Iran Just ‘Weeks’ From Having Enough Material for Nuclear Breakout, US Senate Told

© REUTERS / WANA NEWS AGENCYIranian Armed Forces Chief of Staff Major General Mohammad Bagheri and IRGC Aerospace Force Commander Amir Ali Hajizadeh walk during the unveiling of "Kheibarshekan" missile at an undisclosed location in Iran, in this picture obtained on February 9, 2022
Iranian Armed Forces Chief of Staff Major General Mohammad Bagheri and IRGC Aerospace Force Commander Amir Ali Hajizadeh walk during the unveiling of Kheibarshekan missile at an undisclosed location in Iran, in this picture obtained on February 9, 2022 - Sputnik International, 1920, 10.02.2022
Iran, other signatories to the Joint Comprehensive Plan of Action (JCPOA) nuclear deal, and the United States resumed talks in Vienna on Tuesday on reactivating the agreement following weeks of increasingly frantic statements by US officials about time running out for a compact to be struck.
Iran could produce enough highly-enriched material to build a nuclear bomb within “weeks,” senior US officials have told senators in a closed-door briefing.
Senators have expressed contradictory conclusions regarding the briefing’s implications, with some Democrats seeing it as a sign of the significance of the Vienna talks for restoring the JCPOA, while Republicans continue to maintain that the agreement with Iran is a "bad deal" that should not be returned to.
“I see no way to stop Iran’s progress other than reenacting this deal. And I left the briefing more certain than ever that we better be serious about trying to get back into an agreement,” Connecticut Democrat Chris Murphy, the chairman of the Senate Foreign Relations Committee’s Middle East department, told Politico after the briefing.
“The assessment of where the programme – where Iran’s nuclear programme is right now – is downright scary,” Murphy said in a separate interview with Jewish Insider, adding that the US assessment of the Islamic Republic’s nuclear breakout time is about eight weeks.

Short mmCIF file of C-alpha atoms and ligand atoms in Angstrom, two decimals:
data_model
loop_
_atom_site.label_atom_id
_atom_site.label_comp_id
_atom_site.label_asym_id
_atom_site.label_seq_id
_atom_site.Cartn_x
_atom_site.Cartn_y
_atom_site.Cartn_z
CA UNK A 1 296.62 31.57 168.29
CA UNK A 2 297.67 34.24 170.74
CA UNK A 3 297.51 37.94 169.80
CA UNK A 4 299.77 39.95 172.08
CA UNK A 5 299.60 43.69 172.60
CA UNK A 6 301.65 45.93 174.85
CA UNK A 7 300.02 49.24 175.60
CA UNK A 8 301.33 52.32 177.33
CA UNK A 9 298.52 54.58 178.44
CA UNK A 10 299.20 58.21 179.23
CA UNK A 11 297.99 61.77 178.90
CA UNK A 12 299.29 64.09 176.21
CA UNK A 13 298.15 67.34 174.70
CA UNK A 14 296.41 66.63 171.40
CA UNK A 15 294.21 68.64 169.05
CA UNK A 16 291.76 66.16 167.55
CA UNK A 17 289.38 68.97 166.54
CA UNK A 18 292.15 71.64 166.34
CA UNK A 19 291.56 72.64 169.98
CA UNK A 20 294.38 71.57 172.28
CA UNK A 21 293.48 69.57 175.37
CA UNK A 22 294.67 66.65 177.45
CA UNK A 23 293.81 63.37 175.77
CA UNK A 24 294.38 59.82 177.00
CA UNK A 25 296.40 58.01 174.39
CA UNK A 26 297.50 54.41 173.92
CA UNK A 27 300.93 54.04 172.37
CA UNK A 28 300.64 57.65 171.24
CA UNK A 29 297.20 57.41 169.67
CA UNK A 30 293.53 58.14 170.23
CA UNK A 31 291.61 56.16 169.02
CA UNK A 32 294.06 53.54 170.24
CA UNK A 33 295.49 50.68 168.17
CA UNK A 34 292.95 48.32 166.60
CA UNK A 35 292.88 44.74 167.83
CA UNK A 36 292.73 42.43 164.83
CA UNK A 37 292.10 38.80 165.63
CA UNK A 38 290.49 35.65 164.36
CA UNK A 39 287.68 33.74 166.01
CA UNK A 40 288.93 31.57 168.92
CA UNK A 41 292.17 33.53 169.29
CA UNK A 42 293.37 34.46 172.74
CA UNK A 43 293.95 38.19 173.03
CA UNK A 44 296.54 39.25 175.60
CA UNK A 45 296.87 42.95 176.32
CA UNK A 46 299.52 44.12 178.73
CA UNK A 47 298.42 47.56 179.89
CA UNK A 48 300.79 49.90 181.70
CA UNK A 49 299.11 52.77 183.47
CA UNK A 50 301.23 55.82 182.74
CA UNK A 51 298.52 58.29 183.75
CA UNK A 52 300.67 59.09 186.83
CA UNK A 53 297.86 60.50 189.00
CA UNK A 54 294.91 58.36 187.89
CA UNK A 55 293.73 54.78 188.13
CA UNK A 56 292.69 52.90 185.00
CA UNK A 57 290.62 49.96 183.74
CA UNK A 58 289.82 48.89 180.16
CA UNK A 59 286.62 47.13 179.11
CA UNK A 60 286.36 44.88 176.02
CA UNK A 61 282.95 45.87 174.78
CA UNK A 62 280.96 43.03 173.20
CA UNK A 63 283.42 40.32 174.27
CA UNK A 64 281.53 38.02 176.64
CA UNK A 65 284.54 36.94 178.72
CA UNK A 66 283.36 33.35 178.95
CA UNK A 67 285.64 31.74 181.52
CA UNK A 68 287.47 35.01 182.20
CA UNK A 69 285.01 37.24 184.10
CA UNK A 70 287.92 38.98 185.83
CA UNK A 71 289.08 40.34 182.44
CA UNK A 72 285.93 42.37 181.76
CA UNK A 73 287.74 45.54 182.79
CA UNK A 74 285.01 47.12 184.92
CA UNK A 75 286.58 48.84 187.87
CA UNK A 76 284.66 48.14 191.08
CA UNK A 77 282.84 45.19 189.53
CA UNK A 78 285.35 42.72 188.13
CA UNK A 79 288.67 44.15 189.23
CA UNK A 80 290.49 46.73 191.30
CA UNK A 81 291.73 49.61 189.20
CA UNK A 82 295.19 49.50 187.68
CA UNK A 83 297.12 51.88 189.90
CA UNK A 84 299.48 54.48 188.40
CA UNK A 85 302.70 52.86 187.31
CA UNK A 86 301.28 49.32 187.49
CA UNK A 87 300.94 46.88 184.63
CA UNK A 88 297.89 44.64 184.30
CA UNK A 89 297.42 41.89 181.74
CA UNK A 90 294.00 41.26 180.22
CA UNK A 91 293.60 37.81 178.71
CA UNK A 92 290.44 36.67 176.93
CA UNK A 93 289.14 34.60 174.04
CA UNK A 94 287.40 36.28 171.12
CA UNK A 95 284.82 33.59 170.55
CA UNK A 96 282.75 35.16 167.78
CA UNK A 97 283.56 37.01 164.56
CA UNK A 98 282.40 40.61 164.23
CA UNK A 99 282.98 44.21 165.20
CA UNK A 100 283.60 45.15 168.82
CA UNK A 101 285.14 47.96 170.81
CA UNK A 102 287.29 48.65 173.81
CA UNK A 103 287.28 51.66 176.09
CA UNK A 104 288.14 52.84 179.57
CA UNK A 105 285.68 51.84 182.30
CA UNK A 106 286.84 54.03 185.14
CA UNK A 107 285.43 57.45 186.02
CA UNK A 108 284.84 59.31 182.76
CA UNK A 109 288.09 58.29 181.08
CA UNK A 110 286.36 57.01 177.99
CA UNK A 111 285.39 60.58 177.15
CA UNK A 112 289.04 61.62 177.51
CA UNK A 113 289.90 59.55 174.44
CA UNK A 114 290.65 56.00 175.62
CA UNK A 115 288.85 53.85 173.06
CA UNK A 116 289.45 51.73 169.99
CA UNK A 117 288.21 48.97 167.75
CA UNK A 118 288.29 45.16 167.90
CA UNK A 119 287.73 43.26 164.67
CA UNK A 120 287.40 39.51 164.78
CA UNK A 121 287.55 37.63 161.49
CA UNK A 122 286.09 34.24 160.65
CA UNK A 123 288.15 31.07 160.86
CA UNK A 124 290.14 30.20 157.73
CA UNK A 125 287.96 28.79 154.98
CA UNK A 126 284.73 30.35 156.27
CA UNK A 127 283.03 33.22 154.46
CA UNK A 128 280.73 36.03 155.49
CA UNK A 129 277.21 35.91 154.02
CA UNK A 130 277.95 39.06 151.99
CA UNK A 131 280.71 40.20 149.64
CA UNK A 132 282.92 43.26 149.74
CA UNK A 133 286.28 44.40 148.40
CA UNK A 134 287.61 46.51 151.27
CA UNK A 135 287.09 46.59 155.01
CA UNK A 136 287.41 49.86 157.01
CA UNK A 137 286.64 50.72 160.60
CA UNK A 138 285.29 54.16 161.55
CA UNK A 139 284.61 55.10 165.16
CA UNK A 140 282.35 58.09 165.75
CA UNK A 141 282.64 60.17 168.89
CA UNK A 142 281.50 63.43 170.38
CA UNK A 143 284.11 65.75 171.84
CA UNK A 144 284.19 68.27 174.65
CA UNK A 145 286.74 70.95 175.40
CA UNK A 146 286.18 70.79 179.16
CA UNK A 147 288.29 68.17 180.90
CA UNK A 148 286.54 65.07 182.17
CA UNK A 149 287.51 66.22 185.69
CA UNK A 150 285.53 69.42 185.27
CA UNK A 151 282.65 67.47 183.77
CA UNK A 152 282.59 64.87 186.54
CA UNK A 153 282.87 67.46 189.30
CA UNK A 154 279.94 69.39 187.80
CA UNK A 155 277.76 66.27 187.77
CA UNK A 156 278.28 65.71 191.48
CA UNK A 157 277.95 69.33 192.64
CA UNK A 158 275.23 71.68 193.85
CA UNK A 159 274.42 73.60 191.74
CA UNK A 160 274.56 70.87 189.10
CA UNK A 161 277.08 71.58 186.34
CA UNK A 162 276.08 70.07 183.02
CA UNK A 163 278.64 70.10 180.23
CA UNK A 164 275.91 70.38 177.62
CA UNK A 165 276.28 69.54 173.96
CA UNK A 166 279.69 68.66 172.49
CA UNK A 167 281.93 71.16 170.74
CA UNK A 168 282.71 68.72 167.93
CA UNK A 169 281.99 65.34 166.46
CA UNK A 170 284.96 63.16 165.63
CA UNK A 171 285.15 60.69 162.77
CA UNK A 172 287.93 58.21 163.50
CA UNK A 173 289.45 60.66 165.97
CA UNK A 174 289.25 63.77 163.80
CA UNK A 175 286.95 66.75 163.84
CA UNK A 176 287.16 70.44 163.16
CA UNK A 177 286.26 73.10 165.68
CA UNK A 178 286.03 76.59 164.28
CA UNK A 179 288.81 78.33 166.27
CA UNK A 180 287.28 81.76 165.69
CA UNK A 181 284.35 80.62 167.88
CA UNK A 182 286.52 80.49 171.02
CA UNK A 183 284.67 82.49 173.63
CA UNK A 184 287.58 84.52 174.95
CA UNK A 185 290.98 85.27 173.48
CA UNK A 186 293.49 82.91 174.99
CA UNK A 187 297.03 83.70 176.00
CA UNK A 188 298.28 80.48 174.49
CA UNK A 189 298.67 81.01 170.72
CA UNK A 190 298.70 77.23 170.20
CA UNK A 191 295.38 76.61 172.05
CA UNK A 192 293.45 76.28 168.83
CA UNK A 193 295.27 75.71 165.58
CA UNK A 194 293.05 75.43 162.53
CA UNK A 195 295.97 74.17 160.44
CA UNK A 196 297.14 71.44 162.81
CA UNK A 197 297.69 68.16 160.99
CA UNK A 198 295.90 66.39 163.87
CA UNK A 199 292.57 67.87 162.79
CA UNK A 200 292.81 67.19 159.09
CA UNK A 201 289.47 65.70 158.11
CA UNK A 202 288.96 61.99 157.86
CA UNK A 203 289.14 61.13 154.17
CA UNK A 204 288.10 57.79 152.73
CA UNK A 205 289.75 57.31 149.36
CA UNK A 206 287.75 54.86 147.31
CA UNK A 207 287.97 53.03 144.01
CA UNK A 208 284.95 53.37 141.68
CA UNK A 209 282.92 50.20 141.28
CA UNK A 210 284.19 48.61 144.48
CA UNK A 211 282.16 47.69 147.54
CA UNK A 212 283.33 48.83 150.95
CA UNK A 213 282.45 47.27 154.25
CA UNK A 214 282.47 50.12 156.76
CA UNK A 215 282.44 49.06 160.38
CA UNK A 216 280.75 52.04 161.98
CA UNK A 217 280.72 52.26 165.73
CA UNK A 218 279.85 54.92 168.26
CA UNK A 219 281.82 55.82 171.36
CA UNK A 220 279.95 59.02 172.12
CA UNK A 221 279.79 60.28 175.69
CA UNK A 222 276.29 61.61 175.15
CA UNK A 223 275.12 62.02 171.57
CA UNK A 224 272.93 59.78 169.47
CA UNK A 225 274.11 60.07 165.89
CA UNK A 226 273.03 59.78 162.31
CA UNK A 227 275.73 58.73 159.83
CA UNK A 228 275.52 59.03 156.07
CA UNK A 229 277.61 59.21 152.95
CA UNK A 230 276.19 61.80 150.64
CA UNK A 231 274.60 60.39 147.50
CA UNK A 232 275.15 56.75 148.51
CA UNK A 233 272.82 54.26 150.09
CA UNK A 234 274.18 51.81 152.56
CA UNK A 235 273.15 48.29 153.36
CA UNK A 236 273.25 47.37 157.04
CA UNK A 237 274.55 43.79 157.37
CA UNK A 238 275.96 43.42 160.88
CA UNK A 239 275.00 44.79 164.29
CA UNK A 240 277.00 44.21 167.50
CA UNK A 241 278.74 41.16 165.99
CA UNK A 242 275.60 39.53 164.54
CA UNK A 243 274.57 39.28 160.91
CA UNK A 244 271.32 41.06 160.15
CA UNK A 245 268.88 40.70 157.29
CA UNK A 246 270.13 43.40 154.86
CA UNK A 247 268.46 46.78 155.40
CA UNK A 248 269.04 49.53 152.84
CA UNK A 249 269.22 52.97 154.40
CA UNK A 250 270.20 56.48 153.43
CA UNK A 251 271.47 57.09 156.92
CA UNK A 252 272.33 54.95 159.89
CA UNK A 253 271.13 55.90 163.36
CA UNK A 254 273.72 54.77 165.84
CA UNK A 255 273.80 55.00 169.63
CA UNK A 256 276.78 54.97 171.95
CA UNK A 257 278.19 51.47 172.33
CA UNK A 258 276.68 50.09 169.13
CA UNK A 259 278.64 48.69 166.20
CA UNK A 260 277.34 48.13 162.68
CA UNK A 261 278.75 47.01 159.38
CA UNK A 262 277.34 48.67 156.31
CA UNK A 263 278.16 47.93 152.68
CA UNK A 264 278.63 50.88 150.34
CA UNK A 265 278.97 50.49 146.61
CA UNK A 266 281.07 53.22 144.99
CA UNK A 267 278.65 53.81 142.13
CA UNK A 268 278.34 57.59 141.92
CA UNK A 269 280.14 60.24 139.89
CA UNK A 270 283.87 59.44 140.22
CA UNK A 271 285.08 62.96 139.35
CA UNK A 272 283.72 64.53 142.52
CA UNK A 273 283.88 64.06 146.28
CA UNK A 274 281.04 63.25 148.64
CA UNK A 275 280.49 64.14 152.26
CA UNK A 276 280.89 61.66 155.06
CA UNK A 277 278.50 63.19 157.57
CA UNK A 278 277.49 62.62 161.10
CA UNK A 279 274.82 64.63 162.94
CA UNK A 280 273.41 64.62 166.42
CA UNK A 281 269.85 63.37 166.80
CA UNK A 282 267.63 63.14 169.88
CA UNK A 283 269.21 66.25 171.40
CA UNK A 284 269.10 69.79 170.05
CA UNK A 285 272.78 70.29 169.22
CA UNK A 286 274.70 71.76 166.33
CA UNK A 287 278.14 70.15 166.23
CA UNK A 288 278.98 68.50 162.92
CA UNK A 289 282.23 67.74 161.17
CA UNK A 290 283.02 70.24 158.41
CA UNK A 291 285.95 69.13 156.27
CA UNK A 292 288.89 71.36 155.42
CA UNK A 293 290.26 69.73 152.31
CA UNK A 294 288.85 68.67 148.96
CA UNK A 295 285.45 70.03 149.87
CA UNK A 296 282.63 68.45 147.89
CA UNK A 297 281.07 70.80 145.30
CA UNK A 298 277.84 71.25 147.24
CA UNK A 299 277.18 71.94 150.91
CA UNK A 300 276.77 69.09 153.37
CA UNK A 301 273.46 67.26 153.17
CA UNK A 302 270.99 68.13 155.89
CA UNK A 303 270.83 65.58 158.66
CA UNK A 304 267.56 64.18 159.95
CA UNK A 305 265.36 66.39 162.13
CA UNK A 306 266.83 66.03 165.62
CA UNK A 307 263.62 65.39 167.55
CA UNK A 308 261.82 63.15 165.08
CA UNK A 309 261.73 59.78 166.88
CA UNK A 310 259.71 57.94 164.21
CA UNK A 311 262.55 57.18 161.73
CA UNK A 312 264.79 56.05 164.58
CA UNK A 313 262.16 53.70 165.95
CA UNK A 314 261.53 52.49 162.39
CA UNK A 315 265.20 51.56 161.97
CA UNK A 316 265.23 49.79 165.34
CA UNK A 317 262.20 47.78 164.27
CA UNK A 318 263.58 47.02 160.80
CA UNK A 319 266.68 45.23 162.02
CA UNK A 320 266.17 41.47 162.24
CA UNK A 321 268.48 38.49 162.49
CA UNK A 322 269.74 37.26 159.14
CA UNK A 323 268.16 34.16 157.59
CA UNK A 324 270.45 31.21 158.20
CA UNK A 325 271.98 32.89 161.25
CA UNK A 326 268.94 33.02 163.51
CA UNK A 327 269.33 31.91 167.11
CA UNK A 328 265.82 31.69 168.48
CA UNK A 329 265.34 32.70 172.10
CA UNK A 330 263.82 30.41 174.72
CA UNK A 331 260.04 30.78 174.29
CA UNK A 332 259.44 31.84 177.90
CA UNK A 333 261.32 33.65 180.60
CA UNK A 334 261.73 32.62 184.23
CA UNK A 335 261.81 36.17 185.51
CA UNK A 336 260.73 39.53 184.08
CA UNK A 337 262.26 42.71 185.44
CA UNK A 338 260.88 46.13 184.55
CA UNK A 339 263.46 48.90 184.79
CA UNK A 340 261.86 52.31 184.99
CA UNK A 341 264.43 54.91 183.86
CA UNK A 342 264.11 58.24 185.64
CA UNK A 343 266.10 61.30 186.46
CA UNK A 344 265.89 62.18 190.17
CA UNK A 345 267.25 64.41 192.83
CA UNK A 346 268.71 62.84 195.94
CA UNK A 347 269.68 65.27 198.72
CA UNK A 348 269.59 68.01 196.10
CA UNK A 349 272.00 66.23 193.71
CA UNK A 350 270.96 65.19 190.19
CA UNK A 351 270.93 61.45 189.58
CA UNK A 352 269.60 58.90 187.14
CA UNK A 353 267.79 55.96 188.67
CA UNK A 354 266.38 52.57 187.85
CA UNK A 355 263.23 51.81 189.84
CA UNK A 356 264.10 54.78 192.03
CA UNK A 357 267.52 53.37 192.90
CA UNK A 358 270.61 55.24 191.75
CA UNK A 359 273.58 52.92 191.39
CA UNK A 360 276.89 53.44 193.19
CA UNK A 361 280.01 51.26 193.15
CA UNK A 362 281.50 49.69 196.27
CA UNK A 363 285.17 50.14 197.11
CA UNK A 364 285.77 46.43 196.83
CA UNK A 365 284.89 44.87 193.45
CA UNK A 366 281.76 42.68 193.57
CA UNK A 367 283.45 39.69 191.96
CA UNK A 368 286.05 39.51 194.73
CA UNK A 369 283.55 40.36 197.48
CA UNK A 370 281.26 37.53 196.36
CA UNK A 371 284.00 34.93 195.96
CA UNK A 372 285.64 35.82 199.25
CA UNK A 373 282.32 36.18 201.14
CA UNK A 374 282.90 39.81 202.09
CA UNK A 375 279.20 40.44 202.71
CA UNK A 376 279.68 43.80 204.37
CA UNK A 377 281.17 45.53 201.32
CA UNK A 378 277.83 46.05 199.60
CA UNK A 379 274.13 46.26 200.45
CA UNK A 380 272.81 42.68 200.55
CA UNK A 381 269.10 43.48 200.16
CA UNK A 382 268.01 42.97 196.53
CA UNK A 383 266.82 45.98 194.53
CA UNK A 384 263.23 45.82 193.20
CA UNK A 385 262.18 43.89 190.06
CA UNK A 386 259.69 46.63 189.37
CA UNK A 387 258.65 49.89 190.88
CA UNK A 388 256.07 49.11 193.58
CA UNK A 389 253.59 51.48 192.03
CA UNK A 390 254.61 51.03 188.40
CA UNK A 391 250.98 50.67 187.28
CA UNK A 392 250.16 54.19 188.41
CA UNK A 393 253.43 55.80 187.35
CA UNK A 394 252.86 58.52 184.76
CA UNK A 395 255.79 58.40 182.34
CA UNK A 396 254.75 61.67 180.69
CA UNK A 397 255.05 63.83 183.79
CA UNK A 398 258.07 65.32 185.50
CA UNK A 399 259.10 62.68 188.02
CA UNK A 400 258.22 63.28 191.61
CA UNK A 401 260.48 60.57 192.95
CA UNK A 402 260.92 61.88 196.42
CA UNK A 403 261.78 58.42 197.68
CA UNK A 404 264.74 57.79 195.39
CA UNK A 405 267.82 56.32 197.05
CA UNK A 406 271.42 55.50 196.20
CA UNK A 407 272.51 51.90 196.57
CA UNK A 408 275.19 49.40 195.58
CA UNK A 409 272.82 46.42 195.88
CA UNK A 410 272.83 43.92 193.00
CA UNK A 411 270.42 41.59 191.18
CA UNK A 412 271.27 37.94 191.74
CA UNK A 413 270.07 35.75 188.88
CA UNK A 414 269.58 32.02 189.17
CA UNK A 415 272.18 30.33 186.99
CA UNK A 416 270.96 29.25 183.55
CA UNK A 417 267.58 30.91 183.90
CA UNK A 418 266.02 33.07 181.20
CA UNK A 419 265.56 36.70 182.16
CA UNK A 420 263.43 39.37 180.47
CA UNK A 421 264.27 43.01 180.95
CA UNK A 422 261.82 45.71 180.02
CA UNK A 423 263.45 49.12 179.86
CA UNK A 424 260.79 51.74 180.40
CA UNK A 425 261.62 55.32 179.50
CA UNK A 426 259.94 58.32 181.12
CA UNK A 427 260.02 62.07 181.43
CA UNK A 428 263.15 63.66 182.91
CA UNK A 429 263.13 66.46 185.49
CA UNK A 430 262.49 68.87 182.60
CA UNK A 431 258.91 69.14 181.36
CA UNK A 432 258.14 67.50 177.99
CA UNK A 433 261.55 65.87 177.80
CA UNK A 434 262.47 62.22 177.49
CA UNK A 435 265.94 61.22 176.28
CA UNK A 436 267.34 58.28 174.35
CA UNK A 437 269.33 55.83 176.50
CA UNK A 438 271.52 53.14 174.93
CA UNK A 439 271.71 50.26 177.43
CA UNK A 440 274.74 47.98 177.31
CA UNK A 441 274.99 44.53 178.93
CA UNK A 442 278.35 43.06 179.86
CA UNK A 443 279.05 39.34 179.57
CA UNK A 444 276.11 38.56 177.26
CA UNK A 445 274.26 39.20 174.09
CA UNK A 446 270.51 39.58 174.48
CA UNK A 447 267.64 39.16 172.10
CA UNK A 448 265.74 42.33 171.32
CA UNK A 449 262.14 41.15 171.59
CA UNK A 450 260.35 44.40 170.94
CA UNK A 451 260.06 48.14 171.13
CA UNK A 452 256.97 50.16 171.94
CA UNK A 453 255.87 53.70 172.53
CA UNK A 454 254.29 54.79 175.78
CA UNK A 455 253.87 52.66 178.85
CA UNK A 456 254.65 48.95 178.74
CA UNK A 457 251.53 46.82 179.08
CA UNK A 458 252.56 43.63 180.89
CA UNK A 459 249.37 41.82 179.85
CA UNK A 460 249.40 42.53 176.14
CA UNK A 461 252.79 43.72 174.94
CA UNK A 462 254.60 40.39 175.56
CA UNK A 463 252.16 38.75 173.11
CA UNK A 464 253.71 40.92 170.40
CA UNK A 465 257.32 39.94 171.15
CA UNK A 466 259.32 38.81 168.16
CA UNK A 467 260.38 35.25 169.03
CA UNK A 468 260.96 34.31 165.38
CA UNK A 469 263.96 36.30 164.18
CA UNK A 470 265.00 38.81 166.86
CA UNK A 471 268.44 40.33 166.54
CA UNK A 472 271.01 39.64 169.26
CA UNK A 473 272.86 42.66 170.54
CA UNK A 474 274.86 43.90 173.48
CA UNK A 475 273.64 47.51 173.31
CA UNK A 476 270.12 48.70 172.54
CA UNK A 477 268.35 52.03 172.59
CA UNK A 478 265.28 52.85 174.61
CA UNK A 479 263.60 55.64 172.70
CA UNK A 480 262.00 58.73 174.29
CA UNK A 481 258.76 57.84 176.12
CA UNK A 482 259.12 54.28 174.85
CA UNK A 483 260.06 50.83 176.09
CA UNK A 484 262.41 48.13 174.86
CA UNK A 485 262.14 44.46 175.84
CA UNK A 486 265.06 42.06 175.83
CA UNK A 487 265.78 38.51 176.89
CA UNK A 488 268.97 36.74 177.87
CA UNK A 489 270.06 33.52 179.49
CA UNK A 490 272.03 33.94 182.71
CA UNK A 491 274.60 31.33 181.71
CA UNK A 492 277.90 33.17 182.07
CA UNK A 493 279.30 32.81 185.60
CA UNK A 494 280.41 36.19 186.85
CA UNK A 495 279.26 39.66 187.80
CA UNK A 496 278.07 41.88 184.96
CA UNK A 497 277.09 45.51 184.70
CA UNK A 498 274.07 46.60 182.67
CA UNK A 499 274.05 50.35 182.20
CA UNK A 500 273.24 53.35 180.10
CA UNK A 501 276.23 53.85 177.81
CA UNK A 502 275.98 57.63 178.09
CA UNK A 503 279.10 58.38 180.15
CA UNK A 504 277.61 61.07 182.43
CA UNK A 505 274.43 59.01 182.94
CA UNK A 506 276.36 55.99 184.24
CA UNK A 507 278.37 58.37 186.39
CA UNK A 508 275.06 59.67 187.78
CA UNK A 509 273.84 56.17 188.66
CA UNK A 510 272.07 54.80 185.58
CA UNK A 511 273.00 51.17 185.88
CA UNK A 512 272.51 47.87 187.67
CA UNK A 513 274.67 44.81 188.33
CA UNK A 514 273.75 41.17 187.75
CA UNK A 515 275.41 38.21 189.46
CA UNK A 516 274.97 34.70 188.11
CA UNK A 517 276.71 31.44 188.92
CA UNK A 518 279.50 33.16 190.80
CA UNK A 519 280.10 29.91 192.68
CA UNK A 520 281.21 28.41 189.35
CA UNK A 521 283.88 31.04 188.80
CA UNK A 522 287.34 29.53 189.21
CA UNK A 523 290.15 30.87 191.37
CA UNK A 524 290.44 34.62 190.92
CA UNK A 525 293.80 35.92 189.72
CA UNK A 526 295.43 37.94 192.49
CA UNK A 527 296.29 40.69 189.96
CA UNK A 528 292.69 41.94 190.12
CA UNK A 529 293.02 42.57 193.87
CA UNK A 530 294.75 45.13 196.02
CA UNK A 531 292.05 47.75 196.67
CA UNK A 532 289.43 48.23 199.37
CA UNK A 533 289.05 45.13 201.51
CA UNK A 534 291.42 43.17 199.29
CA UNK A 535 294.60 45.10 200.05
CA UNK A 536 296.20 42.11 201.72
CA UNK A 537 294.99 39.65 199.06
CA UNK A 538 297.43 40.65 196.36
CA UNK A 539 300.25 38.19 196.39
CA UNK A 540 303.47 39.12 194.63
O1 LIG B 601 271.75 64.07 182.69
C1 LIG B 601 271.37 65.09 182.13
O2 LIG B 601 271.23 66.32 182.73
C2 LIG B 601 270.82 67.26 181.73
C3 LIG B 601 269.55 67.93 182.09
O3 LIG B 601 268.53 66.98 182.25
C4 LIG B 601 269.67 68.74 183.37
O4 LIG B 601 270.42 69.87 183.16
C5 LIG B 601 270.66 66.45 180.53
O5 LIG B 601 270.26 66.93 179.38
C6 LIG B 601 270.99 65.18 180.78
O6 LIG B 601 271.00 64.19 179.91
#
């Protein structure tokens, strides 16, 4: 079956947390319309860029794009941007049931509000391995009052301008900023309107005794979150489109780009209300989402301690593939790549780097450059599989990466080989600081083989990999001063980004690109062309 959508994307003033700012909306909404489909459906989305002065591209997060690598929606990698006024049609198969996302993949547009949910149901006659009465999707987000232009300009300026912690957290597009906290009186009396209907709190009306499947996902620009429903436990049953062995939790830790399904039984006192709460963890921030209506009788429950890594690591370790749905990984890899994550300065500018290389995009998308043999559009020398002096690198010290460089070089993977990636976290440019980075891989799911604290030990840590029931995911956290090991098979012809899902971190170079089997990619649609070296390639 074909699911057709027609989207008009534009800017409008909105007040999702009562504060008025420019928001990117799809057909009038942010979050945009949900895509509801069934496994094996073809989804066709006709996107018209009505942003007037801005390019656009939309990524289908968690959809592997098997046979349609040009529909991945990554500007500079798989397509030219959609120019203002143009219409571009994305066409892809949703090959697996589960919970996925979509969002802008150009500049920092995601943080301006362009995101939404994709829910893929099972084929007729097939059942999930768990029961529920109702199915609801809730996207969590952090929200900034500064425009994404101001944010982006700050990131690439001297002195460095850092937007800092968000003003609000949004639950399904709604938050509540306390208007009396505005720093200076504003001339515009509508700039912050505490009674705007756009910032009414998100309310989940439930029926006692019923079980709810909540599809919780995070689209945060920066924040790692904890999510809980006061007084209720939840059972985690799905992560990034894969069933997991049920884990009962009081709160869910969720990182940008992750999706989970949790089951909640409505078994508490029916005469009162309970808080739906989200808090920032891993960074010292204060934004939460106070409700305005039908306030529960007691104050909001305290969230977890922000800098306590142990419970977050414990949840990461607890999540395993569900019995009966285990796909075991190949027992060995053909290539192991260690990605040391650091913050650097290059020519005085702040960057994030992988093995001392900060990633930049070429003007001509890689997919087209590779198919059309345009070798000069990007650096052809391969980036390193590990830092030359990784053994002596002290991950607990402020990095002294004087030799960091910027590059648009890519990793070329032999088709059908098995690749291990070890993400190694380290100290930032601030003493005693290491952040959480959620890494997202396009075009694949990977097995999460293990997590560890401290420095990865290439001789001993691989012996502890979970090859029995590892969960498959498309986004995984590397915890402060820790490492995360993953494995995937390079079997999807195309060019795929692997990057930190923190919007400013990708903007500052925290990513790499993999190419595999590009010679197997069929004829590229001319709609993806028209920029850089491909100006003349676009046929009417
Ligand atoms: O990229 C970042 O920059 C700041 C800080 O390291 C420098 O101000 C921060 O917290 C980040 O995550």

“I think a deal is within site, but only if you really squint,” the senator noted. “There are significant gaps between the two sides. It’s not [that] they can’t be closed, but every day that goes by and they’re not is not great for the chances of success,” he added.
The president’s party appears to be increasingly divided on the matter, with New Jersey Democrat and Foreign Relations Committee Chairman Bob Menendez expressing uncertainty over the JCPOA’s future.
“I don’t think members know exactly what reentry [into the agreement] means. What is the deal? Is it exactly the way it was? Is it different? If so, how? What are we giving? They should walk away when they see there’s not a good deal to be had. I don’t know what the timing of that is, but whenever that is, the window is closing fast,” Menendez suggested.
The Biden administration has also come up against pressure from Senate Republicans, who control half of the chamber’s 100 seats, to scrap negotiations.
On Wednesday, a group of 33 Senate Republicans led by Florida Senator Marco Rubio and Texas Senator Ted Cruz wrote a letter to Biden, insisting that the president would be required to submit any Iran deal to Congress for approval.